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  1. #1
    Untanglit
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    Default Serious concerns about the way Untangle tracks "active" devices

    Hi all.

    I've been working towards a transition from pfSense to Untangle. However, after reading this (https://forums.untangle.com/installa...-question.html) I'm concerned that the Untangle license mechanism creates serious risk on a network. I'm a SOHO user who paid the $50 and I'm happy to do so. However, I really, really think you guys should strongly consider using a different mechanism.

    As I understand it, any IP which goes through Untangle is considered an "active" device. If that is true, then as an attacker, I know that I only have to generate whatever number of requests (spoofing IP addresses on each one, which as you know is trivial) causes Untangle to think it's over its limit to effectively disable Untangle and open the outbound door, so to speak. This might not be a big concern for many SOHO environments where they let LAN -> ANY, but in a serious environment (or one run by someone who is security conscious ;-) this is a very big concern. Extrusion detection and prevention is equally important to Intrusion detection.

    IMHO, this is a very big risk in moving to Untangle, and one that might prevent me from doing so. I may be paranoid, but I don't consider it overly so.

    Thoughts?

  2. #2
    Master Untangler
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    Ouch! That'd be a great way for a school kid to get kudos from peers by allowing BYODs to go unfiltered!

    Sent from my Nexus 5X using Tapatalk

  3. #3
    Untangle Junkie dmorris's Avatar
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    spoofing some packets is not enough to be considered "active"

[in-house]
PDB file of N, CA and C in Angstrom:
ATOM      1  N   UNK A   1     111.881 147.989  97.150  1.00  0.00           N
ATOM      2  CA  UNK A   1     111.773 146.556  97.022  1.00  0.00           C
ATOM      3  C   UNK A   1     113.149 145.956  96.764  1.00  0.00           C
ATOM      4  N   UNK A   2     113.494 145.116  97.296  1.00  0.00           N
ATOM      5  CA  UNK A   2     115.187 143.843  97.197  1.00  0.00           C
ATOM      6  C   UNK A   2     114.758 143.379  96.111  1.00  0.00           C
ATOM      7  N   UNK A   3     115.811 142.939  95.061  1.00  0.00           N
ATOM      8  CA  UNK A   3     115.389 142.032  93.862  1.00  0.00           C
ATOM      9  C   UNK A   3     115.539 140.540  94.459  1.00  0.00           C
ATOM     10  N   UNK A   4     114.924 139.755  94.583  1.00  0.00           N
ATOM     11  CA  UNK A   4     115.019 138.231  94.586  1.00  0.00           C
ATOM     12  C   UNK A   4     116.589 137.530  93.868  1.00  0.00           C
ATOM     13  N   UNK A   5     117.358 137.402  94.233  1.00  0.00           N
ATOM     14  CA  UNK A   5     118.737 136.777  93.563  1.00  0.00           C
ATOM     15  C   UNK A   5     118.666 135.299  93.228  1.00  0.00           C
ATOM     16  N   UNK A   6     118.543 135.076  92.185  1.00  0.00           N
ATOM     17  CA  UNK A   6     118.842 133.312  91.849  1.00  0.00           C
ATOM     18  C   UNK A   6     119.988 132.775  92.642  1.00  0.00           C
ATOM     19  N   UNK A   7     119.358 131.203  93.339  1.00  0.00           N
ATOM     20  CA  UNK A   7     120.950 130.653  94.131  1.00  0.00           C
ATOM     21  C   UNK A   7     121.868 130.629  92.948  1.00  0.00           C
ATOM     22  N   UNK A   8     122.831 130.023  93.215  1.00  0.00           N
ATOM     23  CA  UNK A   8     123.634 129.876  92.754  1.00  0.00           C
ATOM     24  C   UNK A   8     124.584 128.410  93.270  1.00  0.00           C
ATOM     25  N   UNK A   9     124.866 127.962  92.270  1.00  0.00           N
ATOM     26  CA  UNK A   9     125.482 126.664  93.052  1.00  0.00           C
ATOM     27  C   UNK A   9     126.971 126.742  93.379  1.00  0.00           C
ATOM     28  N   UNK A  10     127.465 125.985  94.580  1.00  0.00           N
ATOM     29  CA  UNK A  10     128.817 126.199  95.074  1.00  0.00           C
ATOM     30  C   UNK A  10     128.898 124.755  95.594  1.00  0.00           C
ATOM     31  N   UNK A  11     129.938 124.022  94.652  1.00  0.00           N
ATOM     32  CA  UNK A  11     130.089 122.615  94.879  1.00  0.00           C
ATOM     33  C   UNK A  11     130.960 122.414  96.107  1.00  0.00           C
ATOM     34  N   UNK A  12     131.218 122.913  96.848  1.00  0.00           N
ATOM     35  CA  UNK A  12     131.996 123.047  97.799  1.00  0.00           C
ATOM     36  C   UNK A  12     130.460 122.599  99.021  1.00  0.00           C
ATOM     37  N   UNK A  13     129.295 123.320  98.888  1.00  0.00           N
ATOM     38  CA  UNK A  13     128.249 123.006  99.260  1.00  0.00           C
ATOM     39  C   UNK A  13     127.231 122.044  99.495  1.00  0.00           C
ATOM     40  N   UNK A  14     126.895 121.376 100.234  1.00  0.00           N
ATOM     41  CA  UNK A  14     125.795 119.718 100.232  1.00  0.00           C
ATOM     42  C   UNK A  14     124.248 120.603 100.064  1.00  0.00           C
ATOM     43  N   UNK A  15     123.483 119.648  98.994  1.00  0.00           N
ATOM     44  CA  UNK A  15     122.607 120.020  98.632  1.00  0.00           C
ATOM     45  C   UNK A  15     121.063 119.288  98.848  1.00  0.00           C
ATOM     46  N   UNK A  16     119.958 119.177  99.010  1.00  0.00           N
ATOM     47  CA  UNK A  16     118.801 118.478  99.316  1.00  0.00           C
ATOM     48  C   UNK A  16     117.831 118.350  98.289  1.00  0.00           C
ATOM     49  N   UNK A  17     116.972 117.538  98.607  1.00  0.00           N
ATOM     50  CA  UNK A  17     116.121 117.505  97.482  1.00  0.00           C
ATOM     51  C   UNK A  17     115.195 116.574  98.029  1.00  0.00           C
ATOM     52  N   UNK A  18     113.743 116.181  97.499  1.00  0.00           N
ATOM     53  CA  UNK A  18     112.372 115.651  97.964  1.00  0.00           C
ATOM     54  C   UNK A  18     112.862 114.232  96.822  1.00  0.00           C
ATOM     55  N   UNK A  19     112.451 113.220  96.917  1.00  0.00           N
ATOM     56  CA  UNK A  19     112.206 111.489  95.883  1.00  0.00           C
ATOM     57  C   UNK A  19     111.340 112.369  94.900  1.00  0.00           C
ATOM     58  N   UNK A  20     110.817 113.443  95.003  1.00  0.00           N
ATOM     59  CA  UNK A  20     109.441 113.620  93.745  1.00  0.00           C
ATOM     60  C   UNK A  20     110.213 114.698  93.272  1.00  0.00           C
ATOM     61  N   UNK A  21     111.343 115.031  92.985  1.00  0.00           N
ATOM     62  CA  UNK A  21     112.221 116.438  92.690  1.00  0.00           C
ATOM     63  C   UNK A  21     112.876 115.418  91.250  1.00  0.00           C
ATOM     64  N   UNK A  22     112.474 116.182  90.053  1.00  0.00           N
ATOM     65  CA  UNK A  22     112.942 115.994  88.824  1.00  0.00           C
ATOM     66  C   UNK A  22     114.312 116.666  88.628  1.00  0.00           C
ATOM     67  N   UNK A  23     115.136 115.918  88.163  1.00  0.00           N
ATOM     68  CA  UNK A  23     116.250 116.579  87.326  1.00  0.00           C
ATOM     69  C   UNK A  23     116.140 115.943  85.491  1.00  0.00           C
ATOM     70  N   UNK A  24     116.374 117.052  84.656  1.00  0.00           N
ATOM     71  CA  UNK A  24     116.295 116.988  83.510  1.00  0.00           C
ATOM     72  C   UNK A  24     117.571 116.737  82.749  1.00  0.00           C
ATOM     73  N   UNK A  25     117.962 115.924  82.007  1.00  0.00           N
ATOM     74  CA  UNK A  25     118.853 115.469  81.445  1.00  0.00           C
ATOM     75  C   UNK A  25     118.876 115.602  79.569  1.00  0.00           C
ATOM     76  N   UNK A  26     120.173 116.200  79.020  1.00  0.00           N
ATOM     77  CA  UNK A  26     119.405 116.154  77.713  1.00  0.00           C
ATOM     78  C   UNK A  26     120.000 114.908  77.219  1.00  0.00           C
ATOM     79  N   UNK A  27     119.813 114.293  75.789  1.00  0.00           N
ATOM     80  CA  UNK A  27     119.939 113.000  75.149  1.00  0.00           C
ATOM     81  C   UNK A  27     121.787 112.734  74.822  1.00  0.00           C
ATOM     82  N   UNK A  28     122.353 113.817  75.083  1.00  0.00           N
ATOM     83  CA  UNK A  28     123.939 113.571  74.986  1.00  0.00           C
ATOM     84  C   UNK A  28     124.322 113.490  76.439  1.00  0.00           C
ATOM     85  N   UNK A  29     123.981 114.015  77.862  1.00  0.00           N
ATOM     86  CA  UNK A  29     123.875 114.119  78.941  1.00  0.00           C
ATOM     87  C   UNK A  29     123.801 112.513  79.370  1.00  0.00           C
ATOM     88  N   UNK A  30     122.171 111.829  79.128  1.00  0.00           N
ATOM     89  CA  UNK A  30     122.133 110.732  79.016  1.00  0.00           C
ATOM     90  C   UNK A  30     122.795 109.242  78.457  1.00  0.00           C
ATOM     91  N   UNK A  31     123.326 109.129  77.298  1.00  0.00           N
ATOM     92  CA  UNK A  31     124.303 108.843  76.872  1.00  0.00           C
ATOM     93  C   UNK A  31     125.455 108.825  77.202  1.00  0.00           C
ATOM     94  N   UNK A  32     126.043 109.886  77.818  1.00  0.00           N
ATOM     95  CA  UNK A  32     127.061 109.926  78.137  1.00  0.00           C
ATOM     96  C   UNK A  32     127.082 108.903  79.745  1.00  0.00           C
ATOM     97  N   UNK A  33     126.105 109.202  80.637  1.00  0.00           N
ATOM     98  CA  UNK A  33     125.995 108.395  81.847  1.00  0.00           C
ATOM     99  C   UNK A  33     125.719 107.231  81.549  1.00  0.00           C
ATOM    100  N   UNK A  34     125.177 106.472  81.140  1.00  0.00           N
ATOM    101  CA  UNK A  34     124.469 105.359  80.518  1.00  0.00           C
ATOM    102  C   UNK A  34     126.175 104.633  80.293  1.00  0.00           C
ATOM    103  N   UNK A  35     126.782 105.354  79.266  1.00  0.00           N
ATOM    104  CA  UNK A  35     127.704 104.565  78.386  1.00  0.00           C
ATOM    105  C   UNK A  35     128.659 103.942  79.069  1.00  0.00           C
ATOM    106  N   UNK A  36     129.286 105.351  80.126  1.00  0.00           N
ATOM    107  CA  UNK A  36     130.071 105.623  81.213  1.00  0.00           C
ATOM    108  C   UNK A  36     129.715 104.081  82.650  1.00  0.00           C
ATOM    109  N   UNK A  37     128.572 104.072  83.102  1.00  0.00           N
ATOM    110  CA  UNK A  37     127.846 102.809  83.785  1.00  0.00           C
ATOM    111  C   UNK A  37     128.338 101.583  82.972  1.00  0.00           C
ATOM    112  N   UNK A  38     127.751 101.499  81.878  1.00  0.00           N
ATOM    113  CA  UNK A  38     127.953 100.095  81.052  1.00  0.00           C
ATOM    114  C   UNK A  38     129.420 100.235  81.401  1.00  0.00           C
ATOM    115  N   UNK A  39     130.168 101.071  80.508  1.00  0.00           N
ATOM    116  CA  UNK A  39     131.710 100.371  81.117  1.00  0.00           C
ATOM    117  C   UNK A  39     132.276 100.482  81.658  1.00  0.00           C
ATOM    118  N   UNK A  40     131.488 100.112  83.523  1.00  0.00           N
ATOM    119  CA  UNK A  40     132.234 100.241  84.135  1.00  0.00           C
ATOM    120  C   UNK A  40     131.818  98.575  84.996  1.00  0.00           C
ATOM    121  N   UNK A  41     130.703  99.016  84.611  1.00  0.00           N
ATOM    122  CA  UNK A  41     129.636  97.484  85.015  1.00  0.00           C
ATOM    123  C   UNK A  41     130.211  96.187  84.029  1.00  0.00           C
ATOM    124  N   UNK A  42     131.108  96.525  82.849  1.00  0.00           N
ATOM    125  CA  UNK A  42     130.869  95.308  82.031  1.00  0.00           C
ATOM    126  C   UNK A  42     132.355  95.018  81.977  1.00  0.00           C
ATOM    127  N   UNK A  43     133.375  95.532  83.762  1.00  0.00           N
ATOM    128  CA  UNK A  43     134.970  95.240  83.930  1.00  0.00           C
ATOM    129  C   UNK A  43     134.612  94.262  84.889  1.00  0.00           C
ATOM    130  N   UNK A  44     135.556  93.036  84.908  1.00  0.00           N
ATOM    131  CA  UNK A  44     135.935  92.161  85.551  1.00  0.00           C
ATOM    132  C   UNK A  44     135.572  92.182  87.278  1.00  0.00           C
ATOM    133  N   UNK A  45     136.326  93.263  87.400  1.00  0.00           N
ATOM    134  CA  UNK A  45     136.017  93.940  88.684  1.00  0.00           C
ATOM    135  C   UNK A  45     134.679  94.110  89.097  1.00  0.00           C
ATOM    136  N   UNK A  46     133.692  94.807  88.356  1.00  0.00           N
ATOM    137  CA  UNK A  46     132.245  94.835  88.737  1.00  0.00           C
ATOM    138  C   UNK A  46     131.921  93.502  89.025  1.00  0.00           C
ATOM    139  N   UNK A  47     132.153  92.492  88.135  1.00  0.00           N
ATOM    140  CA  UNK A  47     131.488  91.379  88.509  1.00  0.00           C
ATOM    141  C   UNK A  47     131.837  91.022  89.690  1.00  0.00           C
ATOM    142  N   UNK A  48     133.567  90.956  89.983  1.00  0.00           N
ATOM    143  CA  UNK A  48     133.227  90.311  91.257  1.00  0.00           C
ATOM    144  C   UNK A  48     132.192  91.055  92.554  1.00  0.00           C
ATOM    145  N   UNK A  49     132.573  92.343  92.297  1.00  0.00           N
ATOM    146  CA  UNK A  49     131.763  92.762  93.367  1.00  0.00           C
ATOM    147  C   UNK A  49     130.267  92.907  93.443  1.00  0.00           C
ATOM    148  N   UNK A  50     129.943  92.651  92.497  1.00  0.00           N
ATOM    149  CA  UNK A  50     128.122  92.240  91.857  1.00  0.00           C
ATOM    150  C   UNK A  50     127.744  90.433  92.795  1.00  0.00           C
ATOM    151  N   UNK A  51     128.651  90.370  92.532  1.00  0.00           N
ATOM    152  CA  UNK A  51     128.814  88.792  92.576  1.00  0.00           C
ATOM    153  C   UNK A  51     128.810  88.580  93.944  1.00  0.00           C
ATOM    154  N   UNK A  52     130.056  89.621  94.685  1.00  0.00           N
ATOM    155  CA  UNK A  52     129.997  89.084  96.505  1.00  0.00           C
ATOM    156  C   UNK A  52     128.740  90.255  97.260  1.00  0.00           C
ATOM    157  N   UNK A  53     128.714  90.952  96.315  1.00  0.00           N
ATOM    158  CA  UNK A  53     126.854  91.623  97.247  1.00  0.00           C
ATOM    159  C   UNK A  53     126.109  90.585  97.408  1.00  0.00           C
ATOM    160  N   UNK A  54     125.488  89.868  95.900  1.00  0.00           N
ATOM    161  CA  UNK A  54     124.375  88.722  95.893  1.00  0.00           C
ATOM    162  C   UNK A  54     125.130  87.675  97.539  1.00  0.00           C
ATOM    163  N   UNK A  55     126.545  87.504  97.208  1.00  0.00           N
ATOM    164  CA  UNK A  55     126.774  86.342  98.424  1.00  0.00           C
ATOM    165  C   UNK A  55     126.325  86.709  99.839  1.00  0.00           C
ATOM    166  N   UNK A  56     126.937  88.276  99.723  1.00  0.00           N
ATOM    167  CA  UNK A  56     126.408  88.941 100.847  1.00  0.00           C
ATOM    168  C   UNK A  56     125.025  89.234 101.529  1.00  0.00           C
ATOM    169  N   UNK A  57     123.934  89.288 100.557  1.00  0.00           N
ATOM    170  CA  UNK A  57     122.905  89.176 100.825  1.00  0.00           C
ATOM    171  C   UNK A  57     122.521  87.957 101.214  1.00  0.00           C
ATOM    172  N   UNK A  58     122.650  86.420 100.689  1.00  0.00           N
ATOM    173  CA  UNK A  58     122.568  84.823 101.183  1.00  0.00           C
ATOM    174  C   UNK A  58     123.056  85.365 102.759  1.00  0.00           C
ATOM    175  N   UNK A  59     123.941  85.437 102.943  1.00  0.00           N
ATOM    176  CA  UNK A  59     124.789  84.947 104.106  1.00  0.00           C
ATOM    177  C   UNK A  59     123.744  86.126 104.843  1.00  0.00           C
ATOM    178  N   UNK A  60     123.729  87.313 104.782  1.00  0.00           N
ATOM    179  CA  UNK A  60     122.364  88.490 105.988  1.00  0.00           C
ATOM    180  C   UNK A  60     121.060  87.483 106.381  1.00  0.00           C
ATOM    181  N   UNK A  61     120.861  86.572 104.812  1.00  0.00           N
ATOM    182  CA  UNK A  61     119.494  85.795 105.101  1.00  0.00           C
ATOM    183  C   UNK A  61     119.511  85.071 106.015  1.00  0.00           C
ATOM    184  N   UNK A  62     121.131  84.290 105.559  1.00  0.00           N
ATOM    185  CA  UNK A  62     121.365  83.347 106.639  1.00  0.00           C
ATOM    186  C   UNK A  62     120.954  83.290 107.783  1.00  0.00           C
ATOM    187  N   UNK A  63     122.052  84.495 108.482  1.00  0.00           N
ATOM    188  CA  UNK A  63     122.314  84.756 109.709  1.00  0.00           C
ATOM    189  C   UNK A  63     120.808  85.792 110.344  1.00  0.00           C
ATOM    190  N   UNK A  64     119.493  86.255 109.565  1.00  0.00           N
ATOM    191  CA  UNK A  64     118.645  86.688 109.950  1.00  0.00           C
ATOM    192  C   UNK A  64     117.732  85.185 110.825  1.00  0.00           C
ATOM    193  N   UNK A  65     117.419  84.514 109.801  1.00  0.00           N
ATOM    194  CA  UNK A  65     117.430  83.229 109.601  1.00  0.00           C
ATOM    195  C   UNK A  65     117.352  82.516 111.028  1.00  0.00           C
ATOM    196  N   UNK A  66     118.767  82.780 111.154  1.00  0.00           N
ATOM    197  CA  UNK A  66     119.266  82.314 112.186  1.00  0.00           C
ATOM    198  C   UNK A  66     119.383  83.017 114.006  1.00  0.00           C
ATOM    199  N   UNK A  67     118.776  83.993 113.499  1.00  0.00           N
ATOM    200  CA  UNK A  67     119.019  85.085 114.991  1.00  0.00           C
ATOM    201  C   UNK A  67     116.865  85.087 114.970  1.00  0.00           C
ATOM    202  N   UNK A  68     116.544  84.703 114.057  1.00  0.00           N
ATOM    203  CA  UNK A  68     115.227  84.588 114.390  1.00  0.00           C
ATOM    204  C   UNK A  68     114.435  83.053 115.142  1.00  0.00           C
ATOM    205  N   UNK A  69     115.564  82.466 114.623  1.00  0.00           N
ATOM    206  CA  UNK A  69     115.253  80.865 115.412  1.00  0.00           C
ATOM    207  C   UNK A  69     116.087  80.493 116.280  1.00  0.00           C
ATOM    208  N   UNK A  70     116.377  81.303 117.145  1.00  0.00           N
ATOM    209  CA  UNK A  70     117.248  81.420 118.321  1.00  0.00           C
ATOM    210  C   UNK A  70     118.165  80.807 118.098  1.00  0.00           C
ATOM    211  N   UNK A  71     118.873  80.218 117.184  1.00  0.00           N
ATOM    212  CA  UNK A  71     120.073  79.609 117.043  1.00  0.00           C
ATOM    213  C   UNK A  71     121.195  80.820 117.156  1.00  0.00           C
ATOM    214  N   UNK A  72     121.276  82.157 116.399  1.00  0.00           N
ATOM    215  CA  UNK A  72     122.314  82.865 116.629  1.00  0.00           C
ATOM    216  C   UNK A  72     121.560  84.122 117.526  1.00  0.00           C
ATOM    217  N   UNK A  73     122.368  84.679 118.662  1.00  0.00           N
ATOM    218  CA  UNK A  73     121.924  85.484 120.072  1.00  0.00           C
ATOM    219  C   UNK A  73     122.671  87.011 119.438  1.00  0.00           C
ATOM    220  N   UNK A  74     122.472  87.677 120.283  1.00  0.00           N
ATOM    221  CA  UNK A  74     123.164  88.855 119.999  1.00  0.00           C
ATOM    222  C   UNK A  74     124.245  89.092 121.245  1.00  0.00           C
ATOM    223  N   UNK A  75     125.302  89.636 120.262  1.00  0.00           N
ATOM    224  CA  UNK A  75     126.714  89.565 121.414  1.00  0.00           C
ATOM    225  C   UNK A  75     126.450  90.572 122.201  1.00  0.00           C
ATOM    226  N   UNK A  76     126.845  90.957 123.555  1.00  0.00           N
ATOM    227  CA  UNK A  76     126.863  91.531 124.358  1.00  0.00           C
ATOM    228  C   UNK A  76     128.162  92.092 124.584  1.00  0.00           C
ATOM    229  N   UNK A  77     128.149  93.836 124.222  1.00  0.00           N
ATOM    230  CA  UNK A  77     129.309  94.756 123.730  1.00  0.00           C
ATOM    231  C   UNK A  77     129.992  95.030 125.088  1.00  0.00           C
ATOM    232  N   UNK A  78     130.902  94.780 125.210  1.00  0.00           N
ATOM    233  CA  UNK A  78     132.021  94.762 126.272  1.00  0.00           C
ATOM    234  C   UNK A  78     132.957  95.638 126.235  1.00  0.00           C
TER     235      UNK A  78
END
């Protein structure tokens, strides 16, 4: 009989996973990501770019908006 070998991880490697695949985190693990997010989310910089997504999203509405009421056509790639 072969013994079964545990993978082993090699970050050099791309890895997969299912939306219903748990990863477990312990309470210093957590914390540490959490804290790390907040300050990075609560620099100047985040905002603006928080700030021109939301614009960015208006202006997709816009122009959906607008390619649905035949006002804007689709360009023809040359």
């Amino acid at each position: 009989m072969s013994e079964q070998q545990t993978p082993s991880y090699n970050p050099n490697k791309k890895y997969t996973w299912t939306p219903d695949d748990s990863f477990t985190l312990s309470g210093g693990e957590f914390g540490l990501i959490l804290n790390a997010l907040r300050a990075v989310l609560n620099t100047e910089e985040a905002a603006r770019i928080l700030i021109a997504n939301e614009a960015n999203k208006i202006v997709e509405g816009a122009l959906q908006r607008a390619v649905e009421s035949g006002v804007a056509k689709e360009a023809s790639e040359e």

the device has to actually "own" the IP and respond to requests.

    if this is a major concern for you can:
    1) just block all traffic from devices that are over your limit by just configuring policy manager and blocking all traffic in the default policy with a firewall rule.
    2) just buy a right-sized appliance with an unlimited for that appliance license, just like most other vendors sell stuff
    Last edited by dmorris; 05-18-2017 at 09:43 AM.
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  4. #4
    Untangler
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    Hi d1rewolf,
    I'm answering just for the pleasure of discussion, since the topic is interesting per se. I certainly am not an Untangle advocate, I'm just a household user as you, but I daily dwelve in IT security.

    Now let's talk about serious / security conscious environments, the one you rightly mention. I've never assessed one without redundancy and segregation, just for starters. Consider the typical attack tree of an IP/MAC outbound spoofing scenario:

    - one local admin account has been compromised from the outside (or a privilege escalation of some kind got administrative access on a local compromised box)